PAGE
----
You might notice that in the recommendations, there are no changes/improvements to Cornwall Ave at all. The report recommends requesting that the Parks Board improve routes through Kits Beach Park, but other than that, the existing bike/pedestrian/motor vehicle conflicts on Cornwall will continue.

The creation of the York Ave Bike Route fills a bit of a gap in the City’s cycling network — despite misinformation being spread, there is no “3rd Ave Bike Route”. The Seaside Bike Route does go along 3rd Ave for much of its route through Kits, but it does not extend east of Trafalgar. Currently, the only “safe” bike option from Trafalgar to Chestnut is the Seaside route along the north bit of Pt Grey Road, though Kits Beach, and snaking along the roads in Kits Point. This is part of the reason why cyclists ride along Cornwall right now.

The creation of a York Ave Bike Route, however, will not remove bikes from Cornwall. Why do cyclists currently use Cornwall?

  • Direct route from Burrard Bridge to points west (and vice-versa)
  • Reasonablly flat
  • No convenient alternative

Where are cyclists who use Cornwall going?

  • Kits Beach
  • Cornwall businesses
  • Jericho Beach and other points west along the shoreline
  • Burrard Bridge

The existence of a bike route on York will not change most cyclists’ decision to use Cornwall. Just like motorists, cyclists make route decisions based on the easiest way to get to where they want to go. There will be no good reasons to divert off of Cornwall and use York instead because:

  • York doesn’t take cyclists where they want to go. Instead, in many cases, it takes them *away* from those destinations
  • York is hillier than Cornwall. Why go up a hill and then down a hill, when a flatter route exists?
  • Cyclists, pedestrians, and yes, even motorists, much prefer direct routes over indirect routes. That’s why dirt paths get worn through parks where people have avoided using the paved paths and instead chose to go a direct route. Why divert up to a bike route, then back down (adding at least 2 blocks to your ride) when a perfectly legal direct route already exists?
  • Little safety incentive to use York. York will be essentially unimproved. There will be no painted lanes, and only separated lanes near Henry Hudson school. There are *many* 4-way intersections on York, and many fewer on Cornwall. Intersections are conflict locations, and minimizing the number of intersections improves both comfort and safety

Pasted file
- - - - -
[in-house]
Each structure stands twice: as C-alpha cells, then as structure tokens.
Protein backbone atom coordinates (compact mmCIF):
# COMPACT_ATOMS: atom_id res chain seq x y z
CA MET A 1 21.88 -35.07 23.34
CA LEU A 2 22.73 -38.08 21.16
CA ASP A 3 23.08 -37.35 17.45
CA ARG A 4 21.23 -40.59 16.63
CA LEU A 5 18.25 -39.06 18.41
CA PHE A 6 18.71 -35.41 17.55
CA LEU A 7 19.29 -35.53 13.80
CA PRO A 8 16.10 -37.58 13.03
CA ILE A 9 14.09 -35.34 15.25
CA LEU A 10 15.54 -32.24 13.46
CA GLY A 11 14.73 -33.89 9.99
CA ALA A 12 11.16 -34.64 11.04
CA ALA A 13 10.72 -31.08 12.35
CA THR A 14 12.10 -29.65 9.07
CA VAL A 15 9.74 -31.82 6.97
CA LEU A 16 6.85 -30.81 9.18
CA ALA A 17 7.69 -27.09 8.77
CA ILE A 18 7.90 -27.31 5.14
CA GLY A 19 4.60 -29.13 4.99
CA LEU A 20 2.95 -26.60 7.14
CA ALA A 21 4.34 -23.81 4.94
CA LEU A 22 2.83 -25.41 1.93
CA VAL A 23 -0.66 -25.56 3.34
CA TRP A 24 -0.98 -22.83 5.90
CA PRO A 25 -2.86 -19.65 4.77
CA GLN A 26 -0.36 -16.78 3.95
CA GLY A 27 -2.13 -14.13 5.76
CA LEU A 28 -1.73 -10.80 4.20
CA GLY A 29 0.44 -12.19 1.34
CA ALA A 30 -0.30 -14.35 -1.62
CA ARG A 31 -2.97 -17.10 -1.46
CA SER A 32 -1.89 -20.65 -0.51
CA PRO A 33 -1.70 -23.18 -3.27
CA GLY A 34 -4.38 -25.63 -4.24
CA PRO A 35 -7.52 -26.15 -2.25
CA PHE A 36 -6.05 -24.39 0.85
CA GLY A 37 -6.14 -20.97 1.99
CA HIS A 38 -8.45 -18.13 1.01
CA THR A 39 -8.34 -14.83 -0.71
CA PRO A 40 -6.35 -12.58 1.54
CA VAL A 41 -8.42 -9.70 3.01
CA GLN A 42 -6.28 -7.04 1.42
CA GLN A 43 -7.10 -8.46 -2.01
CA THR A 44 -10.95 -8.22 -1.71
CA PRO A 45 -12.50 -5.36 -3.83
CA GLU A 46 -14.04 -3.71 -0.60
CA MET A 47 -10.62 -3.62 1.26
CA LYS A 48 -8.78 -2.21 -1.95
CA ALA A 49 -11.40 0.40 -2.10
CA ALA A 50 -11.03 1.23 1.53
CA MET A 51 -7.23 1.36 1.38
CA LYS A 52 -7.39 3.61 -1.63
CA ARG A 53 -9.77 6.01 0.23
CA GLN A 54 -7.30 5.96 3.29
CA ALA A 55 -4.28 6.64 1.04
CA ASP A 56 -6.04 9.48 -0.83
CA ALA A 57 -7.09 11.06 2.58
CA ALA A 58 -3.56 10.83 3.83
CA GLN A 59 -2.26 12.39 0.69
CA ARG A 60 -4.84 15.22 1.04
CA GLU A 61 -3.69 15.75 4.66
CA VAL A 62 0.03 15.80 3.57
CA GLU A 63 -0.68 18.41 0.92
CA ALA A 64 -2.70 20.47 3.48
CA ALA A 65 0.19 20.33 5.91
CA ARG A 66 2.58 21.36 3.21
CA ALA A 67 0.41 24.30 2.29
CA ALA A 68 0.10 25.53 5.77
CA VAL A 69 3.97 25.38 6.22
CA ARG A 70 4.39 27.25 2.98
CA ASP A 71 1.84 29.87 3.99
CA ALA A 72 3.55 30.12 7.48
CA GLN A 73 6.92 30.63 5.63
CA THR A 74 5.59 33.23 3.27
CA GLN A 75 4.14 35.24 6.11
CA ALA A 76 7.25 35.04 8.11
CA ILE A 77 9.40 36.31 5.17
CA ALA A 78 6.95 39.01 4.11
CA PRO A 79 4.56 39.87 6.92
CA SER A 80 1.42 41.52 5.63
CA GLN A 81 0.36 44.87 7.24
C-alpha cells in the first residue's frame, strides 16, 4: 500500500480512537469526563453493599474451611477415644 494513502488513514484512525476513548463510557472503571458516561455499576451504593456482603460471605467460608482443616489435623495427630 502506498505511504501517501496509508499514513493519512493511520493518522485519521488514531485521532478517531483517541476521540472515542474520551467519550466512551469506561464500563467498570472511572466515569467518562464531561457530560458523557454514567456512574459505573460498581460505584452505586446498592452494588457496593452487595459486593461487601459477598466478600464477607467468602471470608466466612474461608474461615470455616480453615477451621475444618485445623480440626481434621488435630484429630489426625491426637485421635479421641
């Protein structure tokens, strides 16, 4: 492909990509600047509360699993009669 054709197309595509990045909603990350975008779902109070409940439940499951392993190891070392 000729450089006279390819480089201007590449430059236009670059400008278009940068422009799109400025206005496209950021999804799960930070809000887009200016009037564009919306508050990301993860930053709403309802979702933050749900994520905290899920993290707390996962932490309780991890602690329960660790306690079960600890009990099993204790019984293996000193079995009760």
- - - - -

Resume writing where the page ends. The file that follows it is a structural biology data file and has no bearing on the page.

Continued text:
• Reduced motor-vehicle traffic on Cornwall will make it safer than it currently is

In fact, I expect that we’ll see an *increase* in bike traffic on Cornwall. This seems like a good thing, but whether it plays out to be a safe thing is a different story. It will be interesting to see the ICBC crash statistics after the changes go through to see if, by not improving Cornwall Ave at all, the number of collisions and other accidents involving cyclists and pedestrians increases.

The City bills these changes as a compromise, but one that advances the Transportation 2040 and Greenest City initiatives. I agree with that, however I think — particularly east of Trafalgar — it’s an opportunity lost. This is the city’s one shot for the next several decades to actually do something to truly complete the seawall path, and to truly improve pedestrian and cyclist safety in the Cornwall/Kits Beach area, and I think it fails at both.

The extremely vocal resistance to these changes overstate the effects, particularly when it comes to traffic volumes. An extra 7000 vehicles per day (as estimated for the 3 blocks of Macdonald between Pt Grey Road and 4th Ave) is roughly an extra 5 vehicles per minute (7000 vehicles per day, over, say 12 hours, 60 minutes per hour, 2 directions). 5 vehicles per minute. Hardly a huge traffic flow. The anticipated increase to W 4th Ave east of Macdonald (1000 vehicles/day) works out to less than 1 vehicle per minute. And that’s if all the traffic increases occur over a 12 hour period (which might be the case if the traffic’s due to commuters rather than locals).

The “creating a park for the rich” meme concerning Point Grey Road west of Macdonald just seems petty. I’d love to know how many people, whizzing along Pt Grey Road at almost twice the speed limit (average speeds along there are 55-60 kph, the posted speed limit is 30 kph) actually stop at the two parks that will be made bigger by these changes. Those non-locals who are stopping at those parks still will be able to, they will just have to divert off of an arterial one block to do that. What? People don’t like diverting off arterials? Yeah, no kidding, the same thing applies to cyclists too (see Cornwall vs York). The difference is one of numbers: the number of cyclists using Cornwall/Pt Grey (and potential numbers, given the increasing mode share of cyclists and the efforts of the city to further increase the cyclist numbers) vs the number of non-locals stopping at those parks.

What You Can Do

These recommendations are going before Vancouver City Council on July 23rd (this coming Tuesday), at the 9:30am meeting. You can sign up to speak at this meeting, see the information here. If you can’t make the meeting, you can email You can also contact the mayor or councillors directly (see here for contact information).

Last modified: July 21, 2013

4 Responses to " In Depth: Final Recommendations Made for Point Grey-Cornwall Active Transportation Corridor "

  1. Jonathan says:

    Well written piece of advocacy (I wonder if this blog will also let the counter-argument be presented…although given the against side is not its own special interest group, not sure they have the organization to pull it off).